The different findings from the political economy research can be summarized in Figure 8. If we go back twenty years, most of the countries that are low-income today had weak policies at that time. Poor policies produced poor results, and eventually economic and political crisis that has spurred attempts at reform. Virtually every developing country has initiated structural reforms one or more times in the past decade. Some countries have achieved sustained success, while others have attained limited success or backsliding. We can identify four phases in the figure. Phase I is pre-reform, of which there are only a few examples left in the developing world (Cuba would be an example). Phase II – which in reality is often spurred by crisis – is an intense period of attempted reform. In some cases this leads to sustained good policy (Phase III). But in other cases serious reform fails (Phase IV).
To support reform, donors need to concentrate their financial assistance on countries in Phase II or Phase III. In Phase I, history has shown that large amounts of finance will typically stave off reform (dialogue and technical assistance are different matters). In Phase II, dialogue, technical assistance, and increasing finance as policies improve are all useful. In Phase III, finance is highly effective at promoting growth and reducing poverty – so that it directly meets poverty reduction objectives and helps sustain good policy by strengthening the impact of reform. The countries that fail to sustain reform and slide backwards (Phase IV) are essentially returning to a state like Phase I.
Now, placing actual countries into this framework requires some judgment. But the guides that we have are the actual state of policy and political economy factors such as how long the executive has been in power and how democratic the country is. Table 4 lists Norway’s twelve priority countries and also eight others that are major recipients of Norway’s assistance. For these twenty countries, the table shows how Norway’s assistance has evolved over the 1990s, an assessment of current policy, and several political economy indicators (indices of voice or democracy, rule of law, and graft, and the length of time that the executive has been in power). Based on this information, we have tentatively placed the countries in the different phases as follows:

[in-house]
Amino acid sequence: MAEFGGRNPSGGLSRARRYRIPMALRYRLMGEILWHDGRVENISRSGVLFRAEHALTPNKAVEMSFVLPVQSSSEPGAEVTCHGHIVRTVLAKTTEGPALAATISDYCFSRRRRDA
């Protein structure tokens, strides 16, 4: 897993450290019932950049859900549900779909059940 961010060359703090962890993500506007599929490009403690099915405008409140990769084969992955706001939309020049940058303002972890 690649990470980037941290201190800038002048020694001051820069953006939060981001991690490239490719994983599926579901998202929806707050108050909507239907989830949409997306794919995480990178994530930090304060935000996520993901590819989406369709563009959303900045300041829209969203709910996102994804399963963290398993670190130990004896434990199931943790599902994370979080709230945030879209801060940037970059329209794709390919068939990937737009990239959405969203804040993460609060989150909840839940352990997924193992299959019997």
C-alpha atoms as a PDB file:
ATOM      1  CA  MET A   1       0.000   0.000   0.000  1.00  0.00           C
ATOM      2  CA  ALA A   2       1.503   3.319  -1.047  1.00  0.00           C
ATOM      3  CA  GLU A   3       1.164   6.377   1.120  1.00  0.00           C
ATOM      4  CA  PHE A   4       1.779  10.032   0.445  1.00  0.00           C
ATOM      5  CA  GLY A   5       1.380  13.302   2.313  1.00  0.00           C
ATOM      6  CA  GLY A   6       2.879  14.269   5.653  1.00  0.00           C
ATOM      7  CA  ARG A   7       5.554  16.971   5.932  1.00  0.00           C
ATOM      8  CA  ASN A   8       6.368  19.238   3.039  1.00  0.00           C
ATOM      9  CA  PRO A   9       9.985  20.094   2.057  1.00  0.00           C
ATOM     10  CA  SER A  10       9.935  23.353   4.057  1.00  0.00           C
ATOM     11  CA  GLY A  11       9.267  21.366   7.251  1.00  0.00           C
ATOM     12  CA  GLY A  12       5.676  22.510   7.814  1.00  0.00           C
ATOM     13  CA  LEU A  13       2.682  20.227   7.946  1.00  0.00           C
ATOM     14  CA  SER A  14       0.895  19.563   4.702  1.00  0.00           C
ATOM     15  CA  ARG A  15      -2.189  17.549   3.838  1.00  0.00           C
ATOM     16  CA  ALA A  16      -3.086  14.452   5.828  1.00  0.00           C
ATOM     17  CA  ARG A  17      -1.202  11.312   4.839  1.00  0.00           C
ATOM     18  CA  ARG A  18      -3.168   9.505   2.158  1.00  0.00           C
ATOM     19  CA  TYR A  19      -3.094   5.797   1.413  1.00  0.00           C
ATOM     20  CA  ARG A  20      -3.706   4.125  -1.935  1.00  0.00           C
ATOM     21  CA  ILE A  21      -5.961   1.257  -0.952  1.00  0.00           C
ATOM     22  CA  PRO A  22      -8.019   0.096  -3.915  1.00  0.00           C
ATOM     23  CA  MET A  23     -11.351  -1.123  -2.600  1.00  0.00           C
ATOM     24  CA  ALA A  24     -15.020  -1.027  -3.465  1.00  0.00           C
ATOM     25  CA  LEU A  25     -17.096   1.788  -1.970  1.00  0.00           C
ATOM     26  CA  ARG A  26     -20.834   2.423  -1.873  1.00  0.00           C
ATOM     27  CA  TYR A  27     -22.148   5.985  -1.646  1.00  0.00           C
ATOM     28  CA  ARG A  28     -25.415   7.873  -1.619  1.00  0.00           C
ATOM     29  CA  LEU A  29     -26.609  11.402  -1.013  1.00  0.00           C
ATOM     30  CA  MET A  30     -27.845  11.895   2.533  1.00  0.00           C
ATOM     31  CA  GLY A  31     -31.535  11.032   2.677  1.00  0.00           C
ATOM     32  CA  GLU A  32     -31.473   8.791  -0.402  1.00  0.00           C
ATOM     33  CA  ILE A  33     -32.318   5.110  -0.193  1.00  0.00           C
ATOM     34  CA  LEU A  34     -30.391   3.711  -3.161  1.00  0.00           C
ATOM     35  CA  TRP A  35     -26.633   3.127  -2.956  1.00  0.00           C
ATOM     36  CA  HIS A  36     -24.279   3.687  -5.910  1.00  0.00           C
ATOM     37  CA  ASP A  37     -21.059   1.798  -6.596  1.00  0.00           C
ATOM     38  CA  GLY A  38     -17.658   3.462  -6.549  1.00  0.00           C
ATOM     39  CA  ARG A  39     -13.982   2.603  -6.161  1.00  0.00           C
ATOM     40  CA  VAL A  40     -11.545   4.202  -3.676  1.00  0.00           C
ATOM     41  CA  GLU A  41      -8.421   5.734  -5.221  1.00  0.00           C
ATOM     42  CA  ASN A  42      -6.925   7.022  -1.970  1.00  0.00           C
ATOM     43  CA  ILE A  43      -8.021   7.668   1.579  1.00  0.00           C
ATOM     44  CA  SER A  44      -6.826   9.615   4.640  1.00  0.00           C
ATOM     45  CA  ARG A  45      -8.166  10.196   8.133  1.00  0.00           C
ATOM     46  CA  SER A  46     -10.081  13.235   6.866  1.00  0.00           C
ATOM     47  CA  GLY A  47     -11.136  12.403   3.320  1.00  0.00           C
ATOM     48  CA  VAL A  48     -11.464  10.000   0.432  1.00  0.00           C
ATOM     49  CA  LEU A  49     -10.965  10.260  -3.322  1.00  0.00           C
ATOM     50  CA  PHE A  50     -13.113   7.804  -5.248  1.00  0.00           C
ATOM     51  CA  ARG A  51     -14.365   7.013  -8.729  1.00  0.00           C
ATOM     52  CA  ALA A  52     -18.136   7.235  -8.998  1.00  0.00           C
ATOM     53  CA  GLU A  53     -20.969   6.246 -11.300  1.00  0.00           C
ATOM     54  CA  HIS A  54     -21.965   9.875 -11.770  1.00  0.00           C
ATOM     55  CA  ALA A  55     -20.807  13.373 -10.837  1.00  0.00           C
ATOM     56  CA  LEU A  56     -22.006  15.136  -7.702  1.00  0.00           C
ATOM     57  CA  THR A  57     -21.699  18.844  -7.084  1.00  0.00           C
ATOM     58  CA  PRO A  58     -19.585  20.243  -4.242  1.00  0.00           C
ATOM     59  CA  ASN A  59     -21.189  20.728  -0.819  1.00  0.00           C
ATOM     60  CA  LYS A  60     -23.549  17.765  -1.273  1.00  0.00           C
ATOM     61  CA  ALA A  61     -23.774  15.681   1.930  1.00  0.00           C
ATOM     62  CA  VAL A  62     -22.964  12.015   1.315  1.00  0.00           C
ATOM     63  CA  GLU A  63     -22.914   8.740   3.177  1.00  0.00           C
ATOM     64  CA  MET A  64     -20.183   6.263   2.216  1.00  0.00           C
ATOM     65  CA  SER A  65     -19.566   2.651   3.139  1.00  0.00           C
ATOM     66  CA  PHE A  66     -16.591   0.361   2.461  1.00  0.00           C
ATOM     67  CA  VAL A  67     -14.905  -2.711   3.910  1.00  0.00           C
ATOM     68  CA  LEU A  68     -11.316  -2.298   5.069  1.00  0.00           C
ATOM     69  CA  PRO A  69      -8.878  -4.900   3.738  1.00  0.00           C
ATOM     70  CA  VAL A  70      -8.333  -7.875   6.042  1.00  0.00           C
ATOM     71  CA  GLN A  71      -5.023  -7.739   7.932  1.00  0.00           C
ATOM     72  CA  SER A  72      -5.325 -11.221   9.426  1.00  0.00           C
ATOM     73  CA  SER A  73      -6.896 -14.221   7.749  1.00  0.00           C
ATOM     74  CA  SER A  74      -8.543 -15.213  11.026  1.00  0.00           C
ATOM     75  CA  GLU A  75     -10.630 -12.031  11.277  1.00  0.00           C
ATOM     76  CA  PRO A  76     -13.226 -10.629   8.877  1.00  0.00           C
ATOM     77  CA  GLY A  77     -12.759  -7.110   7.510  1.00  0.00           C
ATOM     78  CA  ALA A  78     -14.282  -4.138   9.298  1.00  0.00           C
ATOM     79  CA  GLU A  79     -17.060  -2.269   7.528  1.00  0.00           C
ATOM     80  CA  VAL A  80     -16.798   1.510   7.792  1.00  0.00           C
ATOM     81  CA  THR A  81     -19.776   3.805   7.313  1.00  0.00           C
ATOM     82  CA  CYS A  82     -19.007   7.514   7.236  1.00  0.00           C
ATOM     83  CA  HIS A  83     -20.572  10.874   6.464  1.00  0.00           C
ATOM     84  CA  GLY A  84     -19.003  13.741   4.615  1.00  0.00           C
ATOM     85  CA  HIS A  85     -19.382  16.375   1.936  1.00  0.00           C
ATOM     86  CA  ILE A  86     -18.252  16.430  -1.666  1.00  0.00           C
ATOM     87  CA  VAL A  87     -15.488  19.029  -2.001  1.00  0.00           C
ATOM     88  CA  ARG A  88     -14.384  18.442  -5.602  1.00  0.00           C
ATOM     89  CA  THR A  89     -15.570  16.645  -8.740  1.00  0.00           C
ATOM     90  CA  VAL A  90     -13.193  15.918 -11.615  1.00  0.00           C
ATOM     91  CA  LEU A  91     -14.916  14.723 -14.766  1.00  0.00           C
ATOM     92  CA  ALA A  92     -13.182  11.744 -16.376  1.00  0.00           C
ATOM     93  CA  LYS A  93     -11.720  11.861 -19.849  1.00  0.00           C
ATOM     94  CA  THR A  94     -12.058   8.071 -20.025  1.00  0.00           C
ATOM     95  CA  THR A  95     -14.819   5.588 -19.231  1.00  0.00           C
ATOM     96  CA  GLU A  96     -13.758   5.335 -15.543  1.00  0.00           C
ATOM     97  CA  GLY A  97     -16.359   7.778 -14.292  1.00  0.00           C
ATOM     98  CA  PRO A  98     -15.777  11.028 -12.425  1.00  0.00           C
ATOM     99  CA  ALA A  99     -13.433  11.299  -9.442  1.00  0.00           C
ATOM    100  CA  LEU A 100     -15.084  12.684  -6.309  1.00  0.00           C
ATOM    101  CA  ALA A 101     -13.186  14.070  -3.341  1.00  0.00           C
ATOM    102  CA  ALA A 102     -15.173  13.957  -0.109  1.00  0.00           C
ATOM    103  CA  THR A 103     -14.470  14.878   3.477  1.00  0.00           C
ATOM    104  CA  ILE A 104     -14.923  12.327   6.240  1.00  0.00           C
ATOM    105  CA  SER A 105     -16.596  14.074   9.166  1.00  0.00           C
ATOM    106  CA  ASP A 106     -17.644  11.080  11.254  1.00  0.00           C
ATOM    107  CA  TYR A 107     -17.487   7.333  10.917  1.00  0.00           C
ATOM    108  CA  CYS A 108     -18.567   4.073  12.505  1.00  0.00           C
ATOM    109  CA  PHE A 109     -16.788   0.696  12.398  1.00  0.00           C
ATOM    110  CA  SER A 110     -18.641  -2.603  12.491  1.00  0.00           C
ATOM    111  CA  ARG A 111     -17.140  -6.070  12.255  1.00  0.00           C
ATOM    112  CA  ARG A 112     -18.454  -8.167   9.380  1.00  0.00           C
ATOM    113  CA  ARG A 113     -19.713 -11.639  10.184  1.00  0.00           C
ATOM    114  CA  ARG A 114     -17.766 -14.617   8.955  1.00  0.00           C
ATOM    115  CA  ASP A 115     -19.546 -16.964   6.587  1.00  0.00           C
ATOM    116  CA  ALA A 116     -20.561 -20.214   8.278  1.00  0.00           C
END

Phase III: Bangladesh, India, Ethiopia, Eritrea, Ghana, South Africa, Uganda, Vietnam
Phase II: Guatemala, Malawi, Mali, Sri Lanka, Tanzania
Phase IV: Angola, Kenya, Mozambique, Nepal, Nicaragua, Zambia, Zimbabwe
How do we combine this information with the results from the earlier analysis in which we took policies as given? First, the countries listed in Phase III are all ones previously identified as candidates for substantial amounts of aid on the basis of their being low-income countries with pretty good policies. This is the environment in which aid has a large effect on poverty reduction, and accelerating poverty reduction will help these countries sustain good policy.
Some of the countries in the Phase II list would not receive a large amount of aid based on the current level of their policies and the extent of poverty in these countries, but they have relatively new governments – and all except Guatemala are relatively democratic. These are cases where support may help the achievement of good policies and hence have a larger effect than we estimate if we hold policies constant.
The countries in the Phase IV list have weak policies and governments that have been in power a long time. We emphasize that there is an element of subjectivity in creating these lists. The executive in Zimbabwe has been in power for 20 years and the country has really poor policy; so too for Kenya (22 years, actually). We feel quite comfortable saying that these are low probability reforms and low aid effectiveness countries. In the cases of Zambia or Mozambique, on the other hand, the governments have been in power less long (9 years for Zambia and 14 for Mozambique) and policies are in the moderate range – not truly good, but better than those of Kenya or Zimbabwe. For both Mozambique and Zambia, Norway has reduced its aid as the decade has proceeded, and that seems a reasonable reaction to the slow progress with reform.
In most cases, considering the political economy impact of Norway’s aid leads to the same allocation conclusions as the application of the "poverty efficient" aid model that takes policy as given. Among the priority countries, aid is going to be relatively effective in Uganda, Ethiopia, Eritrea, and Bangladesh and help sustain policy there. Countries such as Mozambique or Zambia are lagging reformers, and it makes sense to modestly reduce the support there – though not to zero. Zimbabwe is not a high aid effectiveness country nor a high probability reformer. The political economy consideration would not change the conclusion that aid would be better utilized in other countries. For Sri Lanka, on the other hand, there is a relatively new government that has made progress with reform, so a different judgment is required.
6. Aid and Conflict Prevention
So far we have focused on the objective of poverty reduction. However, a second legitimate objective of aid is to reduce the risk of conflict. Recent research has begun to quantify the risk of civil war, and to analyze the effect of aid on this risk (Collier and Hoeffler, 2000, 2000a). We now briefly describe this research and apply it to Norway’s current priority countries.